Flexo flexes2 May 2017
With an onslaught from digital, 3D, AR and even VR, can flexo continue to remain relevant for today’s converters? Dave Howell reports.
For the converting industry, flexo has been a mainstay for decades. The versatile technology has, however, been under pressure, notably from new digital technologies aimed specifically at the packaging sector. Indeed, Sandler Research indicates that the print marketing for packaging will grow by 6% by 2020. Flexo will continue to play a role in that growth, but converters in general are looking to use more digital technologies to meet expanding and diversifying customer needs.
Within the label sector, for instance, CLC (UK) has installed a Focus e-Flex 330 full servo flexo press that will enable the company to expand its speciality of NFC smart labels for an expanding range of clients. Paul Simmons comments: “We like the open architecture design of the print stations on the e-Flex press. This enables easy loading of ink cartridges and print cylinders so that interchangeable print cartridges can be partially or fully unloaded or exchanged, in order to minimise downtime. The print cartridge assemblies can be cleaned off-press, allowing our operator to maintain uninterrupted production.”
The continued expansion of European markets has driven the converting industry to look for new solutions to meet growing and increasingly diverse customer needs. The demand for more microsegmentation has focused attention on digital print, as it offers the flexibility that this output demands. However, converters understand that digital isn’t a panacea. They need to look closely at their client needs and the trends they are servicing to ensure the right mix of print technologies is available for the packaging output that is required.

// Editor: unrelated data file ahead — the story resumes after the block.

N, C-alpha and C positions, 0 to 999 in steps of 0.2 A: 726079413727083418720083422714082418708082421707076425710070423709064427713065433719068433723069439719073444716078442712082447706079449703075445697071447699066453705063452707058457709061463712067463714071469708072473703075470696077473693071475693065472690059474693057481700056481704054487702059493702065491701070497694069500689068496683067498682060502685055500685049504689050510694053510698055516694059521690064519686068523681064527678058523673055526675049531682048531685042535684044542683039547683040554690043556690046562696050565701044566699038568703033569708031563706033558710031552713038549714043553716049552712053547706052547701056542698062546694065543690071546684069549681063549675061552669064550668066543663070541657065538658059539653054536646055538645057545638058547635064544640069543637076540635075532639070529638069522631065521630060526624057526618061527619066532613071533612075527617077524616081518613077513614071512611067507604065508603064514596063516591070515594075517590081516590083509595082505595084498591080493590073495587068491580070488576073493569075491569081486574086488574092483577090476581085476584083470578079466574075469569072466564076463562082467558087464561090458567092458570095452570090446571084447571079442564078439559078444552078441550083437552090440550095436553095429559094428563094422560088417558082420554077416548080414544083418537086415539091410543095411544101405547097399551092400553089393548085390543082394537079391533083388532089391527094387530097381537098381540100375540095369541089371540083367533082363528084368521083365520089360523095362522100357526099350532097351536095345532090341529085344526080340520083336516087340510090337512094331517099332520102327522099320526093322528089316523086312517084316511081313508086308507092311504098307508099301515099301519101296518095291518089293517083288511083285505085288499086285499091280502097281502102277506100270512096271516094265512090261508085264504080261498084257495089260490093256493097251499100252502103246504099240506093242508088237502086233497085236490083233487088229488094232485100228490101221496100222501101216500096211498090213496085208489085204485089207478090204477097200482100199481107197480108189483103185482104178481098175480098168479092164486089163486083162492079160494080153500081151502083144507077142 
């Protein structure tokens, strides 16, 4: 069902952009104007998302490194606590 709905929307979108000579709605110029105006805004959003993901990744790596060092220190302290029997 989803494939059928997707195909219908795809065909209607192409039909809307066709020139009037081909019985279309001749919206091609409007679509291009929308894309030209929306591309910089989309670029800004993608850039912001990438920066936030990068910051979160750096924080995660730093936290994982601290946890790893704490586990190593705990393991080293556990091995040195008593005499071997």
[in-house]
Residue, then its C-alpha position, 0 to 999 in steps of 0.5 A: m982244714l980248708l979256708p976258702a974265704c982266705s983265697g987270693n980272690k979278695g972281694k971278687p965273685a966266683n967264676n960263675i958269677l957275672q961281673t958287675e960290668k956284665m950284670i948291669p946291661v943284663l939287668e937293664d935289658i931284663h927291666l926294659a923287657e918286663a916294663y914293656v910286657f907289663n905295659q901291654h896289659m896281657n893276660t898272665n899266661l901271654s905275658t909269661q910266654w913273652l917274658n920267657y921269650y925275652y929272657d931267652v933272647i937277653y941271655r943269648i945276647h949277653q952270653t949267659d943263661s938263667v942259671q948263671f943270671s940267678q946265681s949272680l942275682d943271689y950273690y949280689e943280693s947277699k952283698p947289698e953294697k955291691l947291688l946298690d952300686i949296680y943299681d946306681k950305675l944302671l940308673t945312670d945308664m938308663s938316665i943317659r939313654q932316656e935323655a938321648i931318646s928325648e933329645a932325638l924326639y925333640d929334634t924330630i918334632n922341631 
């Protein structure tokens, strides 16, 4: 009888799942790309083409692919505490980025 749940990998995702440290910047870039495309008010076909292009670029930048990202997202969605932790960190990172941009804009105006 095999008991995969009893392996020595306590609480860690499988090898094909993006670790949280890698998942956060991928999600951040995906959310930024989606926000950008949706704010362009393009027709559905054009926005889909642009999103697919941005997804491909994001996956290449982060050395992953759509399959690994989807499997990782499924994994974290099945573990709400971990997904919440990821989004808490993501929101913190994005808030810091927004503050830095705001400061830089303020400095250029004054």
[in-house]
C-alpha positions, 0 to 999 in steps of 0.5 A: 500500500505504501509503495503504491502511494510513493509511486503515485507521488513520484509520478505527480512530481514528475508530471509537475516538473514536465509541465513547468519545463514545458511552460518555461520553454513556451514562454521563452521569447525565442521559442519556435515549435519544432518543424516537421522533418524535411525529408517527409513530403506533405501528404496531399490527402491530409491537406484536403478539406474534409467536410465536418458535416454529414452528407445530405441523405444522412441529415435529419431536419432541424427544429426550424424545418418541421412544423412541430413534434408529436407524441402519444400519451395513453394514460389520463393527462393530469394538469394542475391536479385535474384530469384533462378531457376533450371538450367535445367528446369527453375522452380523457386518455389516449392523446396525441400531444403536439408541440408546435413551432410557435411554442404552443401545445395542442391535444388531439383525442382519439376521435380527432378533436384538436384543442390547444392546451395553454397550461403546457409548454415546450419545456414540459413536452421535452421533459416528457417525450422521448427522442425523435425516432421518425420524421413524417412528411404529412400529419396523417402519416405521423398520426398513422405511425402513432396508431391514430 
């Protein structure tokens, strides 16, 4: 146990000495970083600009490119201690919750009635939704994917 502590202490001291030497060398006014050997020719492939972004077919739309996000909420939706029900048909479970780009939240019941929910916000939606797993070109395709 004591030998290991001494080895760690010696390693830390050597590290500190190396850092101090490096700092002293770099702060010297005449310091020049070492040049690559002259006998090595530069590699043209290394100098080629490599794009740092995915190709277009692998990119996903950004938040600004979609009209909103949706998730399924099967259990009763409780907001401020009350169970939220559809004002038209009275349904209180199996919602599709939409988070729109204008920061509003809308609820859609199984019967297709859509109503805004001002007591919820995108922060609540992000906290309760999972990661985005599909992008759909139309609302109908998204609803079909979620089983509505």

A move to more hybrid service provision across the converting industry is conspicuous. However, what is more interesting is how suppliers are reacting to this shift in the packaging and label production environment. A new machine from Mark Andy, showcased at the recent Labelexpo Americas, offers inline printing and a converting machine that uses toner technology for CMYK process work.